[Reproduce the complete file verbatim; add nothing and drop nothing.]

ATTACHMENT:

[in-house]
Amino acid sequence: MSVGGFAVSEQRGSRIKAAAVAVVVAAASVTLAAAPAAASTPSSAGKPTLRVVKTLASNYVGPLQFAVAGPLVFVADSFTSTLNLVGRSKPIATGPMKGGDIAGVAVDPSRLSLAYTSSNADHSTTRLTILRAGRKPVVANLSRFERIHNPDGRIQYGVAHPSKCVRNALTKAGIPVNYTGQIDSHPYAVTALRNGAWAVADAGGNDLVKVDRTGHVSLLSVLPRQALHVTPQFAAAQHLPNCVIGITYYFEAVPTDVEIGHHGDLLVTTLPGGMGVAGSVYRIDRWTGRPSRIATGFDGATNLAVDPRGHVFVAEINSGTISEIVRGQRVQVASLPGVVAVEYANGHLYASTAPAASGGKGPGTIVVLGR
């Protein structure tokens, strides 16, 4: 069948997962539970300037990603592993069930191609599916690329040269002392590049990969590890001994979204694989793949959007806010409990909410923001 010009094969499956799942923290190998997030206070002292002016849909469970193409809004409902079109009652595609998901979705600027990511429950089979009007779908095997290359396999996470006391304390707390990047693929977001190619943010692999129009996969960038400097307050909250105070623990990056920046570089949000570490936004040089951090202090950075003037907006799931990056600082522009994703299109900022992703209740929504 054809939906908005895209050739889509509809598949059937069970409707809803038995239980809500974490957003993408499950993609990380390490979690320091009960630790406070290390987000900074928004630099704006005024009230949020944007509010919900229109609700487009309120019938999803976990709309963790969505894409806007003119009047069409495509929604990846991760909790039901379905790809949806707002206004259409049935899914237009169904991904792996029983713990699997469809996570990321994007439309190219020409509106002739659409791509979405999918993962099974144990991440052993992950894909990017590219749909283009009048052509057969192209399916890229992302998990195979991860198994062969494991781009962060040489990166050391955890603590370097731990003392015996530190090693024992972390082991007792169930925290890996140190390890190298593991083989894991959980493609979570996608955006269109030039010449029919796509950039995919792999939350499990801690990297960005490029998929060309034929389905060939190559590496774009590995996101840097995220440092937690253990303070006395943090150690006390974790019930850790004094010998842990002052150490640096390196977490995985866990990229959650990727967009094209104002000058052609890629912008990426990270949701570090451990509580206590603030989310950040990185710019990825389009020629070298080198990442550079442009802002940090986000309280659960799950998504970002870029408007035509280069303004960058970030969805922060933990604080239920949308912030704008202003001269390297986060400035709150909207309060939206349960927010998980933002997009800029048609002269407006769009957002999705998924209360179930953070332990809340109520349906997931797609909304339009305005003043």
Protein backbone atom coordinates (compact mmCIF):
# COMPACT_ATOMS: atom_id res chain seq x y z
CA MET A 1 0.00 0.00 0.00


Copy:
[in-house]
Amino acid sequence: MSVGGFAVSEQRGSRIKAAAVAVVVAAASVTLAAAPAAASTPSSAGKPTLRVVKTLASNYVGPLQFAVAGPLVFVADSFTSTLNLVGRSKPIATGPMKGGDIAGVAVDPSRLSLAYTSSNADHSTTRLTILRAGRKPVVANLSRFERIHNPDGRIQYGVAHPSKCVRNALTKAGIPVNYTGQIDSHPYAVTALRNGAWAVADAGGNDLVKVDRTGHVSLLSVLPRQALHVTPQFAAAQHLPNCVIGITYYFEAVPTDVEIGHHGDLLVTTLPGGMGVAGSVYRIDRWTGRPSRIATGFDGATNLAVDPRGHVFVAEINSGTISEIVRGQRVQVASLPGVVAVEYANGHLYASTAPAASGGKGPGTIVVLGR
């Protein structure tokens, strides 16, 4: 069948997962539970300037990603592993069930191609599916690329040269002392590049990969590890001994979204694989793949959007806010409990909410923001 010009094969499956799942923290190998997030206070002292002016849909469970193409809004409902079109009652595609998901979705600027990511429950089979009007779908095997290359396999996470006391304390707390990047693929977001190619943010692999129009996969960038400097307050909250105070623990990056920046570089949000570490936004040089951090202090950075003037907006799931990056600082522009994703299109900022992703209740929504 054809939906908005895209050739889509509809598949059937069970409707809803038995239980809500974490957003993408499950993609990380390490979690320091009960630790406070290390987000900074928004630099704006005024009230949020944007509010919900229109609700487009309120019938999803976990709309963790969505894409806007003119009047069409495509929604990846991760909790039901379905790809949806707002206004259409049935899914237009169904991904792996029983713990699997469809996570990321994007439309190219020409509106002739659409791509979405999918993962099974144990991440052993992950894909990017590219749909283009009048052509057969192209399916890229992302998990195979991860198994062969494991781009962060040489990166050391955890603590370097731990003392015996530190090693024992972390082991007792169930925290890996140190390890190298593991083989894991959980493609979570996608955006269109030039010449029919796509950039995919792999939350499990801690990297960005490029998929060309034929389905060939190559590496774009590995996101840097995220440092937690253990303070006395943090150690006390974790019930850790004094010998842990002052150490640096390196977490995985866990990229959650990727967009094209104002000058052609890629912008990426990270949701570090451990509580206590603030989310950040990185710019990825389009020629070298080198990442550079442009802002940090986000309280659960799950998504970002870029408007035509280069303004960058970030969805922060933990604080239920949308912030704008202003001269390297986060400035709150909207309060939206349960927010998980933002997009800029048609002269407006769009957002999705998924209360179930953070332990809340109520349906997931797609909304339009305005003043």
Protein backbone atom coordinates (compact mmCIF):
# COMPACT_ATOMS: atom_id res chain seq x y z
CA MET A 1 0.00 0.00 0.00